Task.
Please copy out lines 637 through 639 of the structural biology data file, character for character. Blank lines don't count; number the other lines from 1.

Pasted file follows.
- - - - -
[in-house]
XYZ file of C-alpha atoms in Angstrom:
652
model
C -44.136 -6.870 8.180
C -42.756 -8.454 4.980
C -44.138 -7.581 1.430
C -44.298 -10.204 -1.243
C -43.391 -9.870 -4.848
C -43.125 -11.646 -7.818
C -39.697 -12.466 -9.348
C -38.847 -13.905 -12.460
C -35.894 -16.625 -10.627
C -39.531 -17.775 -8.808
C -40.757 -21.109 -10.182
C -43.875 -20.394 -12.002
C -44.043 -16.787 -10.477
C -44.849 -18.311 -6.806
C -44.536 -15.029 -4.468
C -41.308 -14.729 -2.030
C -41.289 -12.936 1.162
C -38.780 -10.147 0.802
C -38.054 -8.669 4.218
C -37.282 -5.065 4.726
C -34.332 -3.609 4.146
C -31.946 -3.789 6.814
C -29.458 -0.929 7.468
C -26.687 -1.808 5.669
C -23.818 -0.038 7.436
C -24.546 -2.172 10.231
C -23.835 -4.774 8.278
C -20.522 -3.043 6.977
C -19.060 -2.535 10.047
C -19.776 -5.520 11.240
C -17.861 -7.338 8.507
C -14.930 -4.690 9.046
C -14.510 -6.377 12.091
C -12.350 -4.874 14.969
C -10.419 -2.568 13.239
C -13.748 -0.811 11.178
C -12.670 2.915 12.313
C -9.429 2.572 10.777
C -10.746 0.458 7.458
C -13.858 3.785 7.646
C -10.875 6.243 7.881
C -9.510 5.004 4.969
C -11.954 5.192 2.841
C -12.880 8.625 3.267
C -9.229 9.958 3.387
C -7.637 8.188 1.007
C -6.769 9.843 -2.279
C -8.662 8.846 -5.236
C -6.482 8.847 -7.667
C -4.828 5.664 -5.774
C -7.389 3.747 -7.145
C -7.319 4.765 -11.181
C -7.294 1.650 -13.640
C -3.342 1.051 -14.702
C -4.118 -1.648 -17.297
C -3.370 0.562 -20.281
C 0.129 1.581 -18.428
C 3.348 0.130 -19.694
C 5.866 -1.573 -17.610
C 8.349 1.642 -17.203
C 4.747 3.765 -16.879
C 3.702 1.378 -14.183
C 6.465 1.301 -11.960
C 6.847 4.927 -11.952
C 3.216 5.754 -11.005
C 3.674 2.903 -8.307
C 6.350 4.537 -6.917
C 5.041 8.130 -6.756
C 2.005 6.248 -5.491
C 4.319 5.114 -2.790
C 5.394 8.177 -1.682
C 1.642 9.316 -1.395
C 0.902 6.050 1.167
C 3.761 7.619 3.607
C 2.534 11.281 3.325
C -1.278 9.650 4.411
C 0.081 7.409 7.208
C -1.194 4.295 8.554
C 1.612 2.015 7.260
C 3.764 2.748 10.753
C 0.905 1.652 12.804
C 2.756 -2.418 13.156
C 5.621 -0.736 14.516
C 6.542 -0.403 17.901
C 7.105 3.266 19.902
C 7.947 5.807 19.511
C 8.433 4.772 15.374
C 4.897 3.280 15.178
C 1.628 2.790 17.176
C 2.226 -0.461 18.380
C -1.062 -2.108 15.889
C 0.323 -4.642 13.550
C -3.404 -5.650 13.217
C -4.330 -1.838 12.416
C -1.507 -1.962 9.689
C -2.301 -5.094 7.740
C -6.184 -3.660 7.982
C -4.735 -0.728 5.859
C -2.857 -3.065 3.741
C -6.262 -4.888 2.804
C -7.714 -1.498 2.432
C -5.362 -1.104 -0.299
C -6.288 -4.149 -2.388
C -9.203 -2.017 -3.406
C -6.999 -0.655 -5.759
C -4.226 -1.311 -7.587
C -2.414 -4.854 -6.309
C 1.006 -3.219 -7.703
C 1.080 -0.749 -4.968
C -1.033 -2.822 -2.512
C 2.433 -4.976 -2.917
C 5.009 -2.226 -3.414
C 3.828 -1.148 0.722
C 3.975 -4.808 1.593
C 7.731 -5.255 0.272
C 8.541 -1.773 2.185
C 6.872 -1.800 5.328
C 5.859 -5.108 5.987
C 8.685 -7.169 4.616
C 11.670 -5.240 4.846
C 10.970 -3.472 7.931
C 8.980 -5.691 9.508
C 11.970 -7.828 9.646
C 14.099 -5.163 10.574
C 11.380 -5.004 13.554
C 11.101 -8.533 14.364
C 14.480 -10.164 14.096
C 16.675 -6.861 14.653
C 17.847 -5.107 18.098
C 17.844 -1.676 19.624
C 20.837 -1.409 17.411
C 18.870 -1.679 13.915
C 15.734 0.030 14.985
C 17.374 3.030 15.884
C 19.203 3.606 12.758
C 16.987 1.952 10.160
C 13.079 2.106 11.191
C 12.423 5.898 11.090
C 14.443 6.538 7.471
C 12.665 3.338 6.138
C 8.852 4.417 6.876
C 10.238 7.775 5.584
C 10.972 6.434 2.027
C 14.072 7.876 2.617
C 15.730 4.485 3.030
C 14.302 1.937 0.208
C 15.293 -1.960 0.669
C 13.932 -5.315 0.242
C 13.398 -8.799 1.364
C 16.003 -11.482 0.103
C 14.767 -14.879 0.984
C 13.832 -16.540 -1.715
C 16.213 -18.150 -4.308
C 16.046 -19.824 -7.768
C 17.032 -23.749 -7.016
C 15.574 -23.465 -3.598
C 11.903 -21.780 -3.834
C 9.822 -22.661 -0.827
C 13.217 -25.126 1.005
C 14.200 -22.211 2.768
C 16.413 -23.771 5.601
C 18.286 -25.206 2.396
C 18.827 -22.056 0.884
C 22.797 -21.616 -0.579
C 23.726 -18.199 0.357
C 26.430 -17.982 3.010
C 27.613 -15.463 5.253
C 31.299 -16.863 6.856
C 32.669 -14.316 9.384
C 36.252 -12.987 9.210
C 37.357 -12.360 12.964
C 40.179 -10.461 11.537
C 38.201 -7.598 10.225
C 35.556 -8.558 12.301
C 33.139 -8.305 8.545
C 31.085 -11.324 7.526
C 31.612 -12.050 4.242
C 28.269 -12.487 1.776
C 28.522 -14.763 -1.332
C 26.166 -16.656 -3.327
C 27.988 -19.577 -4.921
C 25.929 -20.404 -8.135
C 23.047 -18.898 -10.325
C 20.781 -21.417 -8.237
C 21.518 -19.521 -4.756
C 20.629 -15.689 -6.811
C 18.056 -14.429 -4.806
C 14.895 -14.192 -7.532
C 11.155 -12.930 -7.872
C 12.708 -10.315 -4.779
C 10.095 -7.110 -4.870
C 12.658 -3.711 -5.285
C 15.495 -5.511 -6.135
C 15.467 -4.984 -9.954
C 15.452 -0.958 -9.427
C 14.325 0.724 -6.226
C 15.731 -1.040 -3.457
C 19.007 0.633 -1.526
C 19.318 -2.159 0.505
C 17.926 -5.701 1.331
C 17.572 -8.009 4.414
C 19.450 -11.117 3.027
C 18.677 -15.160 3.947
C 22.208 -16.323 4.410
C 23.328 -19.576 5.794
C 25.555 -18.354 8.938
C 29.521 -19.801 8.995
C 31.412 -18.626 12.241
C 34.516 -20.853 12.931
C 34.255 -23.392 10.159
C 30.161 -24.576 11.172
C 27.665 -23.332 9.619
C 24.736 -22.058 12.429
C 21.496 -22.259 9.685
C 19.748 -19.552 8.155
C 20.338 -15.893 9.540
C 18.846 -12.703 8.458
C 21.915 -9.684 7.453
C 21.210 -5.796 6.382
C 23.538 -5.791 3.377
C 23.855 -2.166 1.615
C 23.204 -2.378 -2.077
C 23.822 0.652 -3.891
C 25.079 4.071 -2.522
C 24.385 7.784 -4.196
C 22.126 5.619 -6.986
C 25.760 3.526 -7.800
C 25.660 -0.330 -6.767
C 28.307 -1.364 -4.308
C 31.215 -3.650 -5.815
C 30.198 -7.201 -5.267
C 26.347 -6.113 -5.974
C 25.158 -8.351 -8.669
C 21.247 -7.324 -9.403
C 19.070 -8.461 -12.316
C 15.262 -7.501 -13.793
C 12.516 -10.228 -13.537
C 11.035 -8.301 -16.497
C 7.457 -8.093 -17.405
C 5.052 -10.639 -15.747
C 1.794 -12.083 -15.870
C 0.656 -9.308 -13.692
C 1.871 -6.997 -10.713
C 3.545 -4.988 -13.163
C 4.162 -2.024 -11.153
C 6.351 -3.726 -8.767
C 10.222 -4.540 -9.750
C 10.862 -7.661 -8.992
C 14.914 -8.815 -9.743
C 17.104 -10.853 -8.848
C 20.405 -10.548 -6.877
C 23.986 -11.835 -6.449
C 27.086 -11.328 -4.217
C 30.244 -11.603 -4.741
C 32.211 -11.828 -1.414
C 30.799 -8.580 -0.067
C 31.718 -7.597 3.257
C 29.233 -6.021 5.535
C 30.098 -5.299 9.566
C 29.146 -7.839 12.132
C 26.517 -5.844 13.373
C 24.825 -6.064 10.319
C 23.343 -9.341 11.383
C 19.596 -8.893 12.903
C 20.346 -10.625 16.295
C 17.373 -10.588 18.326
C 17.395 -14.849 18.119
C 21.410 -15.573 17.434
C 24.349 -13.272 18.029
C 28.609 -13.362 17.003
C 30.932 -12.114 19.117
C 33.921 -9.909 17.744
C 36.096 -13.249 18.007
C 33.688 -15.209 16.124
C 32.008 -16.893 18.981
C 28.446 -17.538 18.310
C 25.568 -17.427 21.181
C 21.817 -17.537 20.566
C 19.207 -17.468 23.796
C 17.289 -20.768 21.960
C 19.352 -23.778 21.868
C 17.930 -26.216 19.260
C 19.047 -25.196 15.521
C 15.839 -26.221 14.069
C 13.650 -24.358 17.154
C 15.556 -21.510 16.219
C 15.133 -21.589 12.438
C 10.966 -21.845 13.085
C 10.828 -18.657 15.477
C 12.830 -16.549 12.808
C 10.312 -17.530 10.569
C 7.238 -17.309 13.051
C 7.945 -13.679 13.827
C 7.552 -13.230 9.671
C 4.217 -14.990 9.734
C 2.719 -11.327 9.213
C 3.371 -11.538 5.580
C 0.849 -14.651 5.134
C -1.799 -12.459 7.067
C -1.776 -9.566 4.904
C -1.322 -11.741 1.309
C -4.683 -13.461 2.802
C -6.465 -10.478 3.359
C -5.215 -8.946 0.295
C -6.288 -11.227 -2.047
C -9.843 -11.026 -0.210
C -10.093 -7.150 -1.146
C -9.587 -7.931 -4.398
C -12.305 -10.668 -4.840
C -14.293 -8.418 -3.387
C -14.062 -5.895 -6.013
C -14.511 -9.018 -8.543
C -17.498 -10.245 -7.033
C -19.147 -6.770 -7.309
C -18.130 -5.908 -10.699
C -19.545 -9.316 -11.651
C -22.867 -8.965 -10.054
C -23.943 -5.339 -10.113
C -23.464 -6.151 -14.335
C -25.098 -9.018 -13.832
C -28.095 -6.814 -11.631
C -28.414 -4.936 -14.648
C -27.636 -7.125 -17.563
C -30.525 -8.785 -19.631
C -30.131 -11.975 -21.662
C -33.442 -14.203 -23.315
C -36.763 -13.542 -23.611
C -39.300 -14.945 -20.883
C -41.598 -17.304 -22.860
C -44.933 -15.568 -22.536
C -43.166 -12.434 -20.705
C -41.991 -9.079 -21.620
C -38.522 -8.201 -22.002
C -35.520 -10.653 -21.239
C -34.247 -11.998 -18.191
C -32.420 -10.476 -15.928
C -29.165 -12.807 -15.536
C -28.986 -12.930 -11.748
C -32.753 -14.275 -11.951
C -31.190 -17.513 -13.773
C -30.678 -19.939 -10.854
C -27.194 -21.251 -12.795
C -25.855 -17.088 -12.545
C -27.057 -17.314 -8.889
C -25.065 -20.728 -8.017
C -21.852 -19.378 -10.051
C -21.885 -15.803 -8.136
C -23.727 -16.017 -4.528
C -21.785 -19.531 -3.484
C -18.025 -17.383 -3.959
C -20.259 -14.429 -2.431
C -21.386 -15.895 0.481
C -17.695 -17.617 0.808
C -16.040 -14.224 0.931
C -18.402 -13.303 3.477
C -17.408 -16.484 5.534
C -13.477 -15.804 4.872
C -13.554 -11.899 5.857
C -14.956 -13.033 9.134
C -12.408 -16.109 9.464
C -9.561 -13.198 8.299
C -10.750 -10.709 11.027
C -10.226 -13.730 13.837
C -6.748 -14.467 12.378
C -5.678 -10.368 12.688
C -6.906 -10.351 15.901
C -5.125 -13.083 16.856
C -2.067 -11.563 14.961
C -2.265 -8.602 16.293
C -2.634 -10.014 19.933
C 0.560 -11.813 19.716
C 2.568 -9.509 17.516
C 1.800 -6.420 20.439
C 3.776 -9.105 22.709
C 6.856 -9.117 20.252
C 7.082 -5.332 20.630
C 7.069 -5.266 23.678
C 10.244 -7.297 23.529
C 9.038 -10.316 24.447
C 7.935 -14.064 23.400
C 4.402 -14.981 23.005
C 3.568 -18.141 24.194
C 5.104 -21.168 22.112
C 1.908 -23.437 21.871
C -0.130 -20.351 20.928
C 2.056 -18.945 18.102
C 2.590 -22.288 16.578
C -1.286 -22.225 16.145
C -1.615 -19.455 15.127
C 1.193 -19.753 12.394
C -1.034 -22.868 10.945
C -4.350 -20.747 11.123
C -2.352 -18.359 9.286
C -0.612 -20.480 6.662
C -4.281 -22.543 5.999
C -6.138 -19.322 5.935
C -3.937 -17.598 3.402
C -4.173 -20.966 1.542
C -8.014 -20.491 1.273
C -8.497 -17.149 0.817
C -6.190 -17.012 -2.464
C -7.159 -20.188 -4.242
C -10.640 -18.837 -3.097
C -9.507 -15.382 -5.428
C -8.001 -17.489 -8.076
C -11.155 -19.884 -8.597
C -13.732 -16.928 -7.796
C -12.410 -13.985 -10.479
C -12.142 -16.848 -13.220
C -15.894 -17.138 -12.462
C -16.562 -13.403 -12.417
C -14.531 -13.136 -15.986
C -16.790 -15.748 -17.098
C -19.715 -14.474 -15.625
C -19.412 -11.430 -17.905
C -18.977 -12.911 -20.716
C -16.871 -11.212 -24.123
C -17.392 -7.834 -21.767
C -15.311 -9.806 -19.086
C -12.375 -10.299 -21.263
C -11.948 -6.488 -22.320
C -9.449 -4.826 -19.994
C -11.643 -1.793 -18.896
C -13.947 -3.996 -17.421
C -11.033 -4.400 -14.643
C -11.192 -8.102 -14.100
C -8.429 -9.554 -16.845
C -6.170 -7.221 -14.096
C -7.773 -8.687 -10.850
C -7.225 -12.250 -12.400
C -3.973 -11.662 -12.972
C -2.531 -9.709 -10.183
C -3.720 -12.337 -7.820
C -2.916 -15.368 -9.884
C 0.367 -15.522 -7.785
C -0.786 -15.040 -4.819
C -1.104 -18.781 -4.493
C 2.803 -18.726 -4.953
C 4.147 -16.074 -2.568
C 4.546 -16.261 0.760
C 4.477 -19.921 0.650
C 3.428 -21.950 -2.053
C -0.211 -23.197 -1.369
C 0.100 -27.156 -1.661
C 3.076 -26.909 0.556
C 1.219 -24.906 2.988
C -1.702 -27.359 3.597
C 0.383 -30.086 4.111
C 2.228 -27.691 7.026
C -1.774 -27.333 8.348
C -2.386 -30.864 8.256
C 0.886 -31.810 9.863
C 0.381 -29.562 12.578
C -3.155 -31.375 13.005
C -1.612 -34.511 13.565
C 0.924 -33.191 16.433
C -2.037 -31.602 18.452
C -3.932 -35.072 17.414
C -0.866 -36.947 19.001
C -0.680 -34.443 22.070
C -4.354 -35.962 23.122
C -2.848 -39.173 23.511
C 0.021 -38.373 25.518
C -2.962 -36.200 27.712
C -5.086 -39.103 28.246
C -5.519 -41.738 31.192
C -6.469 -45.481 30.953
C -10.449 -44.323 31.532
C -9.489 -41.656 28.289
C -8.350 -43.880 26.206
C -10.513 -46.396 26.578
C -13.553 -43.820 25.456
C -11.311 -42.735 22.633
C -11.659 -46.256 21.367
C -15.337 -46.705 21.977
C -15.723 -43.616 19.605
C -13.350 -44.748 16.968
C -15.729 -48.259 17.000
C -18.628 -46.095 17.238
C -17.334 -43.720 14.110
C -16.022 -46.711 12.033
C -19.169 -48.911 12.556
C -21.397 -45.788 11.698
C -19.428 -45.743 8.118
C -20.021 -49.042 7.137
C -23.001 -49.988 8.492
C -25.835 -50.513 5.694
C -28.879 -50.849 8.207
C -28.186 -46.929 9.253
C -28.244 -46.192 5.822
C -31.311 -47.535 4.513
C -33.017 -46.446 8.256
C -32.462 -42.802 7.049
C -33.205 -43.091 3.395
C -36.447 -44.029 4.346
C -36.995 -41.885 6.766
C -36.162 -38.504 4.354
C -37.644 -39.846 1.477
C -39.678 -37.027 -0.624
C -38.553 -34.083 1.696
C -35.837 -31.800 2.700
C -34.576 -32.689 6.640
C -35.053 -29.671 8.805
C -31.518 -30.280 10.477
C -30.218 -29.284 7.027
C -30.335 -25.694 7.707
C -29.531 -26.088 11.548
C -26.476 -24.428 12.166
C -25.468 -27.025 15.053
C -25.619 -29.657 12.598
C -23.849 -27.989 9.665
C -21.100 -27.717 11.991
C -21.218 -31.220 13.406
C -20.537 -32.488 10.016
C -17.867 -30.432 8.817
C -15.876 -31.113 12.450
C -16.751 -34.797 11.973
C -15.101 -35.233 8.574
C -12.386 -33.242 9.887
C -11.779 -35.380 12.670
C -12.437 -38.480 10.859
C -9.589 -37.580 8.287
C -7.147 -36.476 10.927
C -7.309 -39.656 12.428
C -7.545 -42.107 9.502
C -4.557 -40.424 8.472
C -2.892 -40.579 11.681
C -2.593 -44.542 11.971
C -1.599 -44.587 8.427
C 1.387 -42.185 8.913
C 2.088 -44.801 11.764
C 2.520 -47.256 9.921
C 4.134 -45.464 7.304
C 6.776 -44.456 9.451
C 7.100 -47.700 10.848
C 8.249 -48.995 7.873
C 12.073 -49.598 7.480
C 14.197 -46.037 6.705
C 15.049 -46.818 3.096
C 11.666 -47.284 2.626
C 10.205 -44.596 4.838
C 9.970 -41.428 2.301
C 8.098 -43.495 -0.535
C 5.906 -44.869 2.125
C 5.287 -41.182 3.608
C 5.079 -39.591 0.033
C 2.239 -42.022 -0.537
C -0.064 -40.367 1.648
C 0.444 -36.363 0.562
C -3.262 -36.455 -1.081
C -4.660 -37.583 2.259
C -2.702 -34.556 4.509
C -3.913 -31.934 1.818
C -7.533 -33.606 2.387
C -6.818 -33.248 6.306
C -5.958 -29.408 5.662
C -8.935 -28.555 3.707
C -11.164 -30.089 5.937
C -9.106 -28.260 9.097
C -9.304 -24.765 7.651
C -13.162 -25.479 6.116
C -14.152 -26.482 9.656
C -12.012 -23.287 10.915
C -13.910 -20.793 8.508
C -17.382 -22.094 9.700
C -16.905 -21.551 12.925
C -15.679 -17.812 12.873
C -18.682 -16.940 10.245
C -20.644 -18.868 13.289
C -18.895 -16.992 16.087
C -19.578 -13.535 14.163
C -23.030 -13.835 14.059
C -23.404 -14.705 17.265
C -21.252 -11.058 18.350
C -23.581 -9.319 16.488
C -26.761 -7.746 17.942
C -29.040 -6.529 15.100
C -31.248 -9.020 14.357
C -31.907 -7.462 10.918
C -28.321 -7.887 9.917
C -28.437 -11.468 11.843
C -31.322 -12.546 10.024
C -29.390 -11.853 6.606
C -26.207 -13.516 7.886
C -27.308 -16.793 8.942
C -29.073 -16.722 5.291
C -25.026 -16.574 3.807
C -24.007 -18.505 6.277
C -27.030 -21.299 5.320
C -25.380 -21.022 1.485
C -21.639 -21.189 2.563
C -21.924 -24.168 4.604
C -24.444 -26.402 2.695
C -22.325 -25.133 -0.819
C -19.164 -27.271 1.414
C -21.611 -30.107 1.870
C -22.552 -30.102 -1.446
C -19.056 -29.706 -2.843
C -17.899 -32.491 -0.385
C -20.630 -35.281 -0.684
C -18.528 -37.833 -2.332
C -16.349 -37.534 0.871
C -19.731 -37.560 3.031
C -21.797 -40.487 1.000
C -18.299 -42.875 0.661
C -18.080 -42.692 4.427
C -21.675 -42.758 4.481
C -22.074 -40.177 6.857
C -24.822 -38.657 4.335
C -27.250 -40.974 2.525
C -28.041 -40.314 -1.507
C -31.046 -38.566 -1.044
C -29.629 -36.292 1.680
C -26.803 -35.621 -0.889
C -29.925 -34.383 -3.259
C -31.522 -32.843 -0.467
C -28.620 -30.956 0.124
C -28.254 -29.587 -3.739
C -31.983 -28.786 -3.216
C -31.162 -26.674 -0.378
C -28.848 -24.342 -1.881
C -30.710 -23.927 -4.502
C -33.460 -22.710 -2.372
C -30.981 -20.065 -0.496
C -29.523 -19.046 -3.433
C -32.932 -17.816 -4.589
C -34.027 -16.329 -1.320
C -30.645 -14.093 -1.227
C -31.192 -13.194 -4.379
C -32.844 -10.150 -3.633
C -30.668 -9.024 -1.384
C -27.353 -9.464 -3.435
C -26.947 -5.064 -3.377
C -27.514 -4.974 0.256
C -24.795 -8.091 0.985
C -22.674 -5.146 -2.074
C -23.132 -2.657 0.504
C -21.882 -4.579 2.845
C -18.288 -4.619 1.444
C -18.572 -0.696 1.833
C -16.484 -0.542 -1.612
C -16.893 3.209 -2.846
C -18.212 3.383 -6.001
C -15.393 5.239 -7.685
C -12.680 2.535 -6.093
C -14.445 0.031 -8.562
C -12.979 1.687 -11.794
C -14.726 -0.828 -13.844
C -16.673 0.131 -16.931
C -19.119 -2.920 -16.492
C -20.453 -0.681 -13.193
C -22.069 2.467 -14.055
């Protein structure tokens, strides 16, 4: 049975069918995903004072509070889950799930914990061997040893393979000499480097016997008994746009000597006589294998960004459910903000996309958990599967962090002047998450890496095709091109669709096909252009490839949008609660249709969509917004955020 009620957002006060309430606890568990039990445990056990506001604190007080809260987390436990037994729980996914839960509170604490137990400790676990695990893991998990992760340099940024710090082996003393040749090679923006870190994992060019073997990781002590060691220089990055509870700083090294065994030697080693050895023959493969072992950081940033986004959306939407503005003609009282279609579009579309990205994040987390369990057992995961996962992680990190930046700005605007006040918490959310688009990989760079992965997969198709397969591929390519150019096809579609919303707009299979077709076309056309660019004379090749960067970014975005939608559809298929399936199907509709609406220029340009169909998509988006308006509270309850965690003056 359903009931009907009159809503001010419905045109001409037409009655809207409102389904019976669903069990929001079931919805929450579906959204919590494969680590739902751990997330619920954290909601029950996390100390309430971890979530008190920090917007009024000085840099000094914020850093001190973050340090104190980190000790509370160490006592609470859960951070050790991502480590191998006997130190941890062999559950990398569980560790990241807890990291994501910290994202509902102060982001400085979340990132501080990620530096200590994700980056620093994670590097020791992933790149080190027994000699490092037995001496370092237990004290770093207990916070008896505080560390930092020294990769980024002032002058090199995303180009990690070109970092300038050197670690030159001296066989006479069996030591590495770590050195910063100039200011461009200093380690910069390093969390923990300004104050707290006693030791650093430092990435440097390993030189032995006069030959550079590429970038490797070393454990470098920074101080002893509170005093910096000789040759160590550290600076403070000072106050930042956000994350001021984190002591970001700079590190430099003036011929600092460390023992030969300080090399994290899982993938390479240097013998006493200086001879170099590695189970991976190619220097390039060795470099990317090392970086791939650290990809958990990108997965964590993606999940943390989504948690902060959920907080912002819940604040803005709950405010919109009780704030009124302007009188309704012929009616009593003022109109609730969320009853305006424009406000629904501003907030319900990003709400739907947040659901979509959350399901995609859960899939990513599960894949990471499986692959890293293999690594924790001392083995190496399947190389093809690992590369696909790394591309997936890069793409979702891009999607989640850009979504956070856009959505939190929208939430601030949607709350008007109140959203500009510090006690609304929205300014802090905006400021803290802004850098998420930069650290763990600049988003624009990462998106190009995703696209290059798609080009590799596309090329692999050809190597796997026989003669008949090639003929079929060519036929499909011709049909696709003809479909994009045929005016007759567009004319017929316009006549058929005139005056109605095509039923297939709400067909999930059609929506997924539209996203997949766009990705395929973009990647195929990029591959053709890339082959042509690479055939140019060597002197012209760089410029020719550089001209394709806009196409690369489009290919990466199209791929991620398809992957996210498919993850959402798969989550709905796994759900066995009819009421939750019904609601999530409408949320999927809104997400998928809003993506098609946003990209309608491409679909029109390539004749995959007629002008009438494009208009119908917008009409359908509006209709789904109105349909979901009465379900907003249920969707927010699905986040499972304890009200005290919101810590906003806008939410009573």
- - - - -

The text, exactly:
C -26.947 -5.064 -3.377
C -27.514 -4.974 0.256
C -24.795 -8.091 0.985